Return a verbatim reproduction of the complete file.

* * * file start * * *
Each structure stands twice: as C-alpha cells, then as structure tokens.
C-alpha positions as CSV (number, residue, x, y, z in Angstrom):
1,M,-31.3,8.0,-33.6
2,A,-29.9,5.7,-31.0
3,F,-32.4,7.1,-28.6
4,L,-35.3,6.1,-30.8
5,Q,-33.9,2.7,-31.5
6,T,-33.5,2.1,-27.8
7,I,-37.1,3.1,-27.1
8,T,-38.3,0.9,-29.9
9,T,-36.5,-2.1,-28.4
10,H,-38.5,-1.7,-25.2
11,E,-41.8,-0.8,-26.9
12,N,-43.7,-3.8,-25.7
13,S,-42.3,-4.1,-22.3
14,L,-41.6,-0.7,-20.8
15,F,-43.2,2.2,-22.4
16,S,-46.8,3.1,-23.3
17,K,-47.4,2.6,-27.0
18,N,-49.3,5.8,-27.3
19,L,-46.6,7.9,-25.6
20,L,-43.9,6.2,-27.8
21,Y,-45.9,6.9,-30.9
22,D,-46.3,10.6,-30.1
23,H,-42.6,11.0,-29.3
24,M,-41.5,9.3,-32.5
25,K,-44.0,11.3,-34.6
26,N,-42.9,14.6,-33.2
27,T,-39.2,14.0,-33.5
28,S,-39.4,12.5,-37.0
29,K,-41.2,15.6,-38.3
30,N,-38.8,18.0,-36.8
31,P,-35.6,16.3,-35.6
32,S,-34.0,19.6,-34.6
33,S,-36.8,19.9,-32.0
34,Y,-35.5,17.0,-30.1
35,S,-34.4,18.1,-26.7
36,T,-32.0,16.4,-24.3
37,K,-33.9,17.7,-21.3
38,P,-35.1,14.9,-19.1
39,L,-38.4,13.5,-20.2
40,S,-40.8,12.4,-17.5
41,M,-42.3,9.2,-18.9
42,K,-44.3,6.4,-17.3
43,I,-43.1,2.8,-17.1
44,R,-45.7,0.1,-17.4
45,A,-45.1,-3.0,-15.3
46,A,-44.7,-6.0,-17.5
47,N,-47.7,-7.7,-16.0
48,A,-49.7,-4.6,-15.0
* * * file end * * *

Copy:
Each structure stands twice: as C-alpha cells, then as structure tokens.
C-alpha positions as CSV (number, residue, x, y, z in Angstrom):
1,M,-31.3,8.0,-33.6
2,A,-29.9,5.7,-31.0
3,F,-32.4,7.1,-28.6
4,L,-35.3,6.1,-30.8
5,Q,-33.9,2.7,-31.5
6,T,-33.5,2.1,-27.8
7,I,-37.1,3.1,-27.1
8,T,-38.3,0.9,-29.9
9,T,-36.5,-2.1,-28.4
10,H,-38.5,-1.7,-25.2
11,E,-41.8,-0.8,-26.9
12,N,-43.7,-3.8,-25.7
13,S,-42.3,-4.1,-22.3
14,L,-41.6,-0.7,-20.8
15,F,-43.2,2.2,-22.4
16,S,-46.8,3.1,-23.3
17,K,-47.4,2.6,-27.0
18,N,-49.3,5.8,-27.3
19,L,-46.6,7.9,-25.6
20,L,-43.9,6.2,-27.8
21,Y,-45.9,6.9,-30.9
22,D,-46.3,10.6,-30.1
23,H,-42.6,11.0,-29.3
24,M,-41.5,9.3,-32.5
25,K,-44.0,11.3,-34.6
26,N,-42.9,14.6,-33.2
27,T,-39.2,14.0,-33.5
28,S,-39.4,12.5,-37.0
29,K,-41.2,15.6,-38.3
30,N,-38.8,18.0,-36.8
31,P,-35.6,16.3,-35.6
32,S,-34.0,19.6,-34.6
33,S,-36.8,19.9,-32.0
34,Y,-35.5,17.0,-30.1
35,S,-34.4,18.1,-26.7
36,T,-32.0,16.4,-24.3
37,K,-33.9,17.7,-21.3
38,P,-35.1,14.9,-19.1
39,L,-38.4,13.5,-20.2
40,S,-40.8,12.4,-17.5
41,M,-42.3,9.2,-18.9
42,K,-44.3,6.4,-17.3
43,I,-43.1,2.8,-17.1
44,R,-45.7,0.1,-17.4
45,A,-45.1,-3.0,-15.3
46,A,-44.7,-6.0,-17.5
47,N,-47.7,-7.7,-16.0
48,A,-49.7,-4.6,-15.0